Statistics/Displaying Data/Comparative Pie Charts
Comparative Pie Charts
The comparative pie charts are very difficult to read and compare if the ratio of the pie chart is not given.
Examine our example of color preference for two different groups. How much work does it take to see that the Blue preference for both groups is the same? First, we have to find blue on each pie, and then remember how many degrees it has. If we did not include the share for blue in the label, then we would probably be approximating the comparison. So, if we use multiple pie charts, we have to expect that comparisions between charts would only be approximate.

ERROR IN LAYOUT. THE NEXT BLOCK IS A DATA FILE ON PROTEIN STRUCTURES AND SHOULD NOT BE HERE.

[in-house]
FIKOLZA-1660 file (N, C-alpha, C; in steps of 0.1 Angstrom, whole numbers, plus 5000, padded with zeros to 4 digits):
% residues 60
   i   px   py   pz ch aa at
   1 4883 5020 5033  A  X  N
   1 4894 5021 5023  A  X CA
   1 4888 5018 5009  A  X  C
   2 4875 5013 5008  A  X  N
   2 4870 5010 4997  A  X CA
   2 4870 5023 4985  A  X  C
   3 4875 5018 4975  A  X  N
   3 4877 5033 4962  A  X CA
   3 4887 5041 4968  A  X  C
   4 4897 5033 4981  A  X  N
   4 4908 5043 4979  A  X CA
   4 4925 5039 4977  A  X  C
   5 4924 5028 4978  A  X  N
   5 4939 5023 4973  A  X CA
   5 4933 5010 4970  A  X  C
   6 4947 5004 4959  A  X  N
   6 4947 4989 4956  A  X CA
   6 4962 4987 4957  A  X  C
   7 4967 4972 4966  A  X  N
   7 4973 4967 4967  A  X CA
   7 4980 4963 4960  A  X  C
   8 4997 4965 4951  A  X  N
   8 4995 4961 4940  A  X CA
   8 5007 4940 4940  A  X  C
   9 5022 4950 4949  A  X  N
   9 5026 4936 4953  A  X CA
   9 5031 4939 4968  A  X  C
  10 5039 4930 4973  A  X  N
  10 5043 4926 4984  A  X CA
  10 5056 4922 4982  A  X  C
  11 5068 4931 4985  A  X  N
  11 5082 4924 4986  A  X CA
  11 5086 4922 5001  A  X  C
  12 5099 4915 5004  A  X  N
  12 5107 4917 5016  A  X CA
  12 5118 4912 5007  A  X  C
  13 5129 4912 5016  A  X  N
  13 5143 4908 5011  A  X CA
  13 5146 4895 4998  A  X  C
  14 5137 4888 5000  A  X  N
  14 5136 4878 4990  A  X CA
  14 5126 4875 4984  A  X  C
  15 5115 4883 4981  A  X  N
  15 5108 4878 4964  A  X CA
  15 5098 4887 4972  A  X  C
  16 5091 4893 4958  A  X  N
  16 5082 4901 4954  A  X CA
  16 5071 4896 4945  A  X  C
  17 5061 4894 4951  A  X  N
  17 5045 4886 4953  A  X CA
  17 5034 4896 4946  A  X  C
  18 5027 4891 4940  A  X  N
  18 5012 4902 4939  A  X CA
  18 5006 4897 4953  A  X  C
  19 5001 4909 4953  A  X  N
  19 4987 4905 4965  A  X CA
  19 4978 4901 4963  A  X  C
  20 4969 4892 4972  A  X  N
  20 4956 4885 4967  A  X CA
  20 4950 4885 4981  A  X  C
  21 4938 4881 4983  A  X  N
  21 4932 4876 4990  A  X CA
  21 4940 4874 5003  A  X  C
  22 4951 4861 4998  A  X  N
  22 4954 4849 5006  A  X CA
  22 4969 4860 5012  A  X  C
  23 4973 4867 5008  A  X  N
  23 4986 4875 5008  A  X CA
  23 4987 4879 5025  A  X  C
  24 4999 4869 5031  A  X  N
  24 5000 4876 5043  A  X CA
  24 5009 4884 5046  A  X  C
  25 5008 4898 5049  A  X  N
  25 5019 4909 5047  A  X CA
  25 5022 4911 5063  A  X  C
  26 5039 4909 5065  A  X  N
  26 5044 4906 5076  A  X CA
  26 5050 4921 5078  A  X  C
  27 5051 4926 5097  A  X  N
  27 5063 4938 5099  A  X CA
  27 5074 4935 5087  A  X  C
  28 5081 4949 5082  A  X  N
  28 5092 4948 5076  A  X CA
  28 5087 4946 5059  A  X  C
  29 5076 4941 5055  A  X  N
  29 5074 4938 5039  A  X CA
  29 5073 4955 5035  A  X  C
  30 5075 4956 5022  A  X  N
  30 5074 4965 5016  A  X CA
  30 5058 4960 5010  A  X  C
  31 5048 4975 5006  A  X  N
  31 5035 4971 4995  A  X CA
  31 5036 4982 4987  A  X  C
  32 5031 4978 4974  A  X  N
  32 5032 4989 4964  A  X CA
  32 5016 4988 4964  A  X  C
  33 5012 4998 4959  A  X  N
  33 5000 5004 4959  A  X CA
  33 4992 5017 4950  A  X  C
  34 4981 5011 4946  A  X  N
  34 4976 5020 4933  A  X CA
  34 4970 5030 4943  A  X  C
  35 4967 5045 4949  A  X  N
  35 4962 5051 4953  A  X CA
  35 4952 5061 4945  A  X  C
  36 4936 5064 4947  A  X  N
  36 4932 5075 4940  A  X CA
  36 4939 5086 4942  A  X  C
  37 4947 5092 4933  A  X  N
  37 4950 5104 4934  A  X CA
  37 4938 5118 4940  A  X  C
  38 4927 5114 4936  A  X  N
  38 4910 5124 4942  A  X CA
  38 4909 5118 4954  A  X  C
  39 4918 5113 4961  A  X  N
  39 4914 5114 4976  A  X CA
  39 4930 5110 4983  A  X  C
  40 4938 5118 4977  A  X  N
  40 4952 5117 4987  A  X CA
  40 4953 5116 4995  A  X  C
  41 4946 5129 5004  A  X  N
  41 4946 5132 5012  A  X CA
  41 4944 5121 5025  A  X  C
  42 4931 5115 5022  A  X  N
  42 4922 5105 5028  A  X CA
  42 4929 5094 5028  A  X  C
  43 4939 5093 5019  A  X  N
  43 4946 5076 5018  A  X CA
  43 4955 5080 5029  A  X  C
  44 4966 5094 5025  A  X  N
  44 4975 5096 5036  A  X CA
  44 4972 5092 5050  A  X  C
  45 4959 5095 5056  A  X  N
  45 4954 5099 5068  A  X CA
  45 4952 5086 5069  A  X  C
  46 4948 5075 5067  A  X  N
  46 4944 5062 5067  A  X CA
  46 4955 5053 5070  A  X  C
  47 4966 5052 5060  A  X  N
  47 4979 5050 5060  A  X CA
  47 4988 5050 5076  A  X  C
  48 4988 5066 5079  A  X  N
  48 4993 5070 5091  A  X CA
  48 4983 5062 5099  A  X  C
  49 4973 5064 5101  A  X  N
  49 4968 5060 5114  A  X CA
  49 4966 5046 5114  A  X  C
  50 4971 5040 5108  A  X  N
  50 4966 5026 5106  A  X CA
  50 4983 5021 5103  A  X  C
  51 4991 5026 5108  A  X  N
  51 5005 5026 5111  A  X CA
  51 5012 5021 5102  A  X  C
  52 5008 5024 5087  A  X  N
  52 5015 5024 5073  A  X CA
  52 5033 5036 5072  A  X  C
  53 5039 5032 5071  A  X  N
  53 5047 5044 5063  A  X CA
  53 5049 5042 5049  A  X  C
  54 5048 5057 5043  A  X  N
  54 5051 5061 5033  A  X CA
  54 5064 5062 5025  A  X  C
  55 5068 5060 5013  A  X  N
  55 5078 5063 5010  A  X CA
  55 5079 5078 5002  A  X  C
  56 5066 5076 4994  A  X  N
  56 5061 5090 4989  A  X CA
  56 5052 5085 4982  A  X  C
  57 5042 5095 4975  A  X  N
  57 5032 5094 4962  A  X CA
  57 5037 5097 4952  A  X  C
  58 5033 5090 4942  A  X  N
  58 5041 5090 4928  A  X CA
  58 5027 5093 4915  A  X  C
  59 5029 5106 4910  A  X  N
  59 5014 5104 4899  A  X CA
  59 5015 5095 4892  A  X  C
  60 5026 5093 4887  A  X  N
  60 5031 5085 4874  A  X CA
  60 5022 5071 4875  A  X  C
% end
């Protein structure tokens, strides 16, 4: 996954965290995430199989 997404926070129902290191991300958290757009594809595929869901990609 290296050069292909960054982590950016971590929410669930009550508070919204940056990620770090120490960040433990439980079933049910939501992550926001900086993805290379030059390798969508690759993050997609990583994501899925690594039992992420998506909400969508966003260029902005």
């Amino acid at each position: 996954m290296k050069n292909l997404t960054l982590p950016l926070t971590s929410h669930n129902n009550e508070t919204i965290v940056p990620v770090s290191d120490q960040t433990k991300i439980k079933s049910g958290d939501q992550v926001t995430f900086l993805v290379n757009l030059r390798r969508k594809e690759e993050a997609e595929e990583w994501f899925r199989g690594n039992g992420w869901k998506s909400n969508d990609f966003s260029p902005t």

What is the most popular color in the left graph? Red. But note, that you have to look at all of the colors and read the label to see which it might be. Also, this author was kind when creating these two graphs because he used the same color for the same object. Imagine the confusion if one had made the most important color get Red in the right-hand chart?
If two shares of data should not be compared via the comparative pie chart, what kind of graph would be preferred? The stacked bar chart is probably the most appropriate for sharing of the total comparisons. Again, exact comparisons cannot be done with graphs and therefore a table may supplement the graph with detailed information.